Following the death of producer Ismail Merchant, the last of the idiosyncratic films he made with James Ivory is a disappointing end to a long-stranding cinematic partnership that had become synonymous with modern melodrama. As with the best of their long list of films, The White Countess is peopled with rich characters in the midst of complicated relationships, romantic, social and political. The world they inhabit, 1930s Shanghai during the Sino-Japanese War in this case, is handsomely presented and evocative. The men won’t talk and the women won’t stop and someone will play tennis. Disappointments and misunderstandings battle yearnings and repressions. Unfortunately, as with more than a few of their thirty-odd collaborations, attention to detail is everywhere but in the story.
Currently drawing huge crowds to The Gate theatre in Dublin, Ralph Fiennes plays a retired American diplomat named Todd Jackson who left the government service when his family were killed in a house fire that left him blind. Having taken to shuffling through the shebeens of Shanghai, drinking his cares away, he befriends Mr. Matsuda (Hiroyuki Sanada), a mysterious Japanese man who warns him that a war is coming. One night, Jackson overhears a conversation in a bar involving the Countess Sofia Belinsky (Natasha Richardson), once a Russian royal who supports her exiled family by working as an escort girl. Later, he asks her to come on board as the hostess in his new bar, which he calls The White Countess in her honour. The club is a huge success, full every night of jazz-loving revellers and trendy revolutionaries. But Jackson finds himself romantically drawn to the Countess, and knows that he cannot act on his emotions. As a woman who no longer has to sell herself for money thanks to his attention, she’s just about ga-ga over him but likewise torn by some awful emotional trauma that just too terrible to even think about but probably involves her nasty family.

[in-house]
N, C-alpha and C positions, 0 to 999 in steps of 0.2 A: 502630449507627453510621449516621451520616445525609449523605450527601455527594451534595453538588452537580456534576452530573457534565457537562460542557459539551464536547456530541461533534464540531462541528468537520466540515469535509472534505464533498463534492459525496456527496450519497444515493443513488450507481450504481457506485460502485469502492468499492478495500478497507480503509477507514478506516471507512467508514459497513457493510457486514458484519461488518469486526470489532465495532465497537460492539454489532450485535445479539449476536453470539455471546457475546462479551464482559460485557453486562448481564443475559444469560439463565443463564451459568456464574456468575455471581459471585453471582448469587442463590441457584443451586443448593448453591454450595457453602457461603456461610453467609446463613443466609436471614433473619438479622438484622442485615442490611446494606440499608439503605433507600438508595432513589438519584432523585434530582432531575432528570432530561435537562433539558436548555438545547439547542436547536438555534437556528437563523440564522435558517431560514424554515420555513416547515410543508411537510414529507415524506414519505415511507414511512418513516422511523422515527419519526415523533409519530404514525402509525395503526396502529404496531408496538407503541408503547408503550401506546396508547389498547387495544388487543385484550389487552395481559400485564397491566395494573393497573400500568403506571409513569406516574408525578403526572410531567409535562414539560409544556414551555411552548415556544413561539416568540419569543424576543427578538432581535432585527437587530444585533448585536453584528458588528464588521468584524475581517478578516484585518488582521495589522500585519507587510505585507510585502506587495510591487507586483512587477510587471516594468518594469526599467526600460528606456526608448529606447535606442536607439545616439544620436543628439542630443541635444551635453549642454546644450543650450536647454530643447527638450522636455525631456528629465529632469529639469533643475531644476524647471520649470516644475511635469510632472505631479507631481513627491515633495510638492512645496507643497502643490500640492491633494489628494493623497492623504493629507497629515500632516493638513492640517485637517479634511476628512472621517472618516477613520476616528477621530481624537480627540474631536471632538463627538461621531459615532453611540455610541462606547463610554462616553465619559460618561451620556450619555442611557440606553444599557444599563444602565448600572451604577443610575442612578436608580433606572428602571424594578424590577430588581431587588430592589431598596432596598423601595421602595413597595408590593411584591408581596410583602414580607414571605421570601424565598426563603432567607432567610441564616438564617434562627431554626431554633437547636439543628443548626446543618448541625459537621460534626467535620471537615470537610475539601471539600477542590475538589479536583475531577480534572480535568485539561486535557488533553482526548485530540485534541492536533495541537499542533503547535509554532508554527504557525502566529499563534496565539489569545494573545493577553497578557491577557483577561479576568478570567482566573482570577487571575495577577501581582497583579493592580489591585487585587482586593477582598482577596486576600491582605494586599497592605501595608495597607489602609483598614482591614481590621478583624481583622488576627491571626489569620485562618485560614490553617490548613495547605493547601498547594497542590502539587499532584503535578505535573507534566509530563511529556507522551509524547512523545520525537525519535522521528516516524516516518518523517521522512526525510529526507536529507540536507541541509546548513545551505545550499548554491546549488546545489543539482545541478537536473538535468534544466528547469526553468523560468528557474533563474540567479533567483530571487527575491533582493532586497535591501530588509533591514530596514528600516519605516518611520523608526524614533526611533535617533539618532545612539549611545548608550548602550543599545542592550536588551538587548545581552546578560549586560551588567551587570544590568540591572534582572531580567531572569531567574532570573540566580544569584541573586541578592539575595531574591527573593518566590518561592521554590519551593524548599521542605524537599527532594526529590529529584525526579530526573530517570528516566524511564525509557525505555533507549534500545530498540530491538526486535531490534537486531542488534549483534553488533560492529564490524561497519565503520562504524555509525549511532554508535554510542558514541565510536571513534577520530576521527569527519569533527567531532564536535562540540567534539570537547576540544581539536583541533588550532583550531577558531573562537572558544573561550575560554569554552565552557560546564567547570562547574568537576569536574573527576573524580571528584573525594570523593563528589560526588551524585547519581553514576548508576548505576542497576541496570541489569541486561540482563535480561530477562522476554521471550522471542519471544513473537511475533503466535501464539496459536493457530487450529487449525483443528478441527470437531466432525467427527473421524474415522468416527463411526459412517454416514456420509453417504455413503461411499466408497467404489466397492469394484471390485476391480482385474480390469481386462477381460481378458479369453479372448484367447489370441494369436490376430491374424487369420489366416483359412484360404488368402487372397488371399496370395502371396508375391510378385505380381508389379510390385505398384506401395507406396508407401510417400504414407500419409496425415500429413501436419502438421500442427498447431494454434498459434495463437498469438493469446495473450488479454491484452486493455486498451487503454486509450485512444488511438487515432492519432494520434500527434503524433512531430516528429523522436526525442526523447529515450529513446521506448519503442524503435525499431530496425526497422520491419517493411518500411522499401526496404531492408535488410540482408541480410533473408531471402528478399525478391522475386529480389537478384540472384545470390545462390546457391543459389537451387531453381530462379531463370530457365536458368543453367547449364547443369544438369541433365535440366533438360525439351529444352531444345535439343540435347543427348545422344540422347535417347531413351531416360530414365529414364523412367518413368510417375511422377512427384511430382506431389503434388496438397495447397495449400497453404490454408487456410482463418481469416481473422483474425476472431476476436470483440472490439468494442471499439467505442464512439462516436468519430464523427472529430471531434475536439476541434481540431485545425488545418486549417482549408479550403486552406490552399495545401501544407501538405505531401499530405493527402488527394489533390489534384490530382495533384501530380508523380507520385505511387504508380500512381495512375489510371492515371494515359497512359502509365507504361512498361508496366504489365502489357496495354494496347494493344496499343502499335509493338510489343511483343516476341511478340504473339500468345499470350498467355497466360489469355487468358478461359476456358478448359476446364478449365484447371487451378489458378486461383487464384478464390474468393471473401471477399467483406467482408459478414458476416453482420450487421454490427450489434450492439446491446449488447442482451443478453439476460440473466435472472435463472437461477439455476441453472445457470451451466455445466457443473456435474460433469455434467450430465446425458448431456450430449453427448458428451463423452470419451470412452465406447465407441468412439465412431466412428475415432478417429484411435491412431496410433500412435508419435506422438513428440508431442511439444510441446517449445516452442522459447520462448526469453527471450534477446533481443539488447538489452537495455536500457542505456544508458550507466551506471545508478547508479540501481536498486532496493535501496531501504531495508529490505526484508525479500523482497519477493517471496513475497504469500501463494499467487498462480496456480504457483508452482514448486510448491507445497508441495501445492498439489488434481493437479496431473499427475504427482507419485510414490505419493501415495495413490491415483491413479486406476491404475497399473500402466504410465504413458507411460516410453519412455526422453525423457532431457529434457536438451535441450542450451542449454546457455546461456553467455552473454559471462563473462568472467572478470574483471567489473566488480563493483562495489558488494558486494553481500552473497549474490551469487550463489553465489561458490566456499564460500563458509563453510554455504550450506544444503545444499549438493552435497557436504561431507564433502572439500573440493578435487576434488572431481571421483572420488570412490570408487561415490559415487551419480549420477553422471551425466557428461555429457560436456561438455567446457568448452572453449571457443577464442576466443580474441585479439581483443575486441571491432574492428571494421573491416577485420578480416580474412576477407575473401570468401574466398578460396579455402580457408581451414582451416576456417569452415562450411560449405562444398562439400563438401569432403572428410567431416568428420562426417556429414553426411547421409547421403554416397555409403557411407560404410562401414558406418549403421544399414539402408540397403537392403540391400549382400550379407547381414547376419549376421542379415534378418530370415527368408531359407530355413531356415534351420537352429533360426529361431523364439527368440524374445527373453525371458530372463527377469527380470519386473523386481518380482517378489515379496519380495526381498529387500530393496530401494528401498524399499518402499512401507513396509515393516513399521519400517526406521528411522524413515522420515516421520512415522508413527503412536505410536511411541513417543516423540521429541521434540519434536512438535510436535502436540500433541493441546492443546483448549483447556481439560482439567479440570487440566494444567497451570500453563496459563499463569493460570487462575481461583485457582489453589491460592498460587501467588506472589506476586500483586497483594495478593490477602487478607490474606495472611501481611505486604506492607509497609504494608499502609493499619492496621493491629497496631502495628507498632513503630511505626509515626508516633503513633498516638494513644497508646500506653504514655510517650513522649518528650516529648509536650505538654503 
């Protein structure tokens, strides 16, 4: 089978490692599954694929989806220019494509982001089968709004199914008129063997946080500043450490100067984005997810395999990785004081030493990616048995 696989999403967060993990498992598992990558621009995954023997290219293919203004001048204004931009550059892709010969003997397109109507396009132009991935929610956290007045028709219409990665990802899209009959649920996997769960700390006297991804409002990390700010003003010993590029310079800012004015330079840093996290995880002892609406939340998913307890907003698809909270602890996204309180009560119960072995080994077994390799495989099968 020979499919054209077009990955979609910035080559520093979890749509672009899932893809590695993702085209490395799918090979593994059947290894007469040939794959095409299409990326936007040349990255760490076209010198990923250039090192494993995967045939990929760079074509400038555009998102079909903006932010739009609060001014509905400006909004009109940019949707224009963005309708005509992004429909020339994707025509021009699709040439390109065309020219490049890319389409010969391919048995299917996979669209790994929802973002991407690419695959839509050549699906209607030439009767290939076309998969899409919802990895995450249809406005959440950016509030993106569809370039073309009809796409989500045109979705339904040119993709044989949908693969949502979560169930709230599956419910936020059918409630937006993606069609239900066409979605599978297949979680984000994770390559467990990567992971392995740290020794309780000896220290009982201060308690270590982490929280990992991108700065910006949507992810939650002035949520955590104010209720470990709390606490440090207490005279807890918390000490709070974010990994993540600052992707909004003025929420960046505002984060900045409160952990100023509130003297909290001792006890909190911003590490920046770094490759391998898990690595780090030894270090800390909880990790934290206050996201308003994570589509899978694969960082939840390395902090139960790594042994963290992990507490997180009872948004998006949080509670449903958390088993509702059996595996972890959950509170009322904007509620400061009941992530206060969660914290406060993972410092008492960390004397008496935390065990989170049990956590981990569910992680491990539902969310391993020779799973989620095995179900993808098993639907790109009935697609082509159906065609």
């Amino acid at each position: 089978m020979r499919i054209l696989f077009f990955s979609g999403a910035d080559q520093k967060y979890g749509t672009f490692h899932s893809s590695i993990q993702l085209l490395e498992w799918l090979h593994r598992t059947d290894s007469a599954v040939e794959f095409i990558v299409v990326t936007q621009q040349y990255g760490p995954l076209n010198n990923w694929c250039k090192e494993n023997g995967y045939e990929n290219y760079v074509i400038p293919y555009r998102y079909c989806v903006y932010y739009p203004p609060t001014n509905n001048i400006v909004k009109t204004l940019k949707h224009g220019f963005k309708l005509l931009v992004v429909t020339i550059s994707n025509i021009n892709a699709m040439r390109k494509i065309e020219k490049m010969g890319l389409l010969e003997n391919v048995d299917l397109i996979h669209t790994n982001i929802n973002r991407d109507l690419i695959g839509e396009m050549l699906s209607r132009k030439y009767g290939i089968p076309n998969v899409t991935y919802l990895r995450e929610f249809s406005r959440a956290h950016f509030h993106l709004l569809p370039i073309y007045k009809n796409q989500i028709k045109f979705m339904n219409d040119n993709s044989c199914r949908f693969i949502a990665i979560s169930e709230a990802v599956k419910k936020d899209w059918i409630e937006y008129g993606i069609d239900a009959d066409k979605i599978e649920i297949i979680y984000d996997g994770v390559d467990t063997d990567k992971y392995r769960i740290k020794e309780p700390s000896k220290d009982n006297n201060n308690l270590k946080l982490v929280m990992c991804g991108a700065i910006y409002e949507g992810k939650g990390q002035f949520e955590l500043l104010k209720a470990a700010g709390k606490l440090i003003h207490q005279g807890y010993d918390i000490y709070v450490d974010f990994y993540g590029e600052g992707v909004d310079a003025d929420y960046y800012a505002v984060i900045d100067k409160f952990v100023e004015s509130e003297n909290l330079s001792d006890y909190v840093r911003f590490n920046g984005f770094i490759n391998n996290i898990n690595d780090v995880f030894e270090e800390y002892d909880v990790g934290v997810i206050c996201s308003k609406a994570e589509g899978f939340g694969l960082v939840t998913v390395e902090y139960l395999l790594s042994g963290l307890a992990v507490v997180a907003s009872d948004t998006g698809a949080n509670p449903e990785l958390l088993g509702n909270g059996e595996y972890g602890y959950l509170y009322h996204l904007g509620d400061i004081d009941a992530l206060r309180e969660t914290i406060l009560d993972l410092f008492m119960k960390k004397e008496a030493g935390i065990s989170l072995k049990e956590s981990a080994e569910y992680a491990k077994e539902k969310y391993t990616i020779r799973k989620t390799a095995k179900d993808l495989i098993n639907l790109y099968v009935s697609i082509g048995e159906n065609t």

With a screenplay by Remains of the Day writer, novelist Kazuo Ishiguro, photography from ace cinematographer Christopher Doyle and an excellent cast including Richardson’s mother and aunt, Vanessa and Lynn Redgrave, the film had lots of potential, sadly never realised. The story drags, meandering around in flashback while waiting for something to happen. The ruminations of the characters become annoying and the monotony of the soap-opera formula becomes overwhelming. Fragments of story are picked up, turned over and dropped again in a careful manner, like slow-motion fidgeting.
Early on in the process of thinking up his dream, making it happen and losing it all again, Jackson says he wants the titular nightclub to be a place of elegance and charm that strikes the perfect note, “somewhere between the erotic and the tragic, like a woman.” In my scribbled notes there are four exclamation marks of emphasis alongside this transcribed snippet of dialogue, the full stop at the bottom of the last one breaking the paper. This thigh-endangering chatter is notable not only for it’s ponderous, novelised nothingness, but for being the last reaction, positive or negative, this monumentally boring film evoked. There was plenty more wandering inanity, lots of it heavily accented and awfully important-sounding but somewhere between the lovely animated insert and the peculiarly bloodless rain of Japanese bombs, I found myself having tuned out. I spent the last twenty five minutes thinking about lunch and the last fifteen eating it.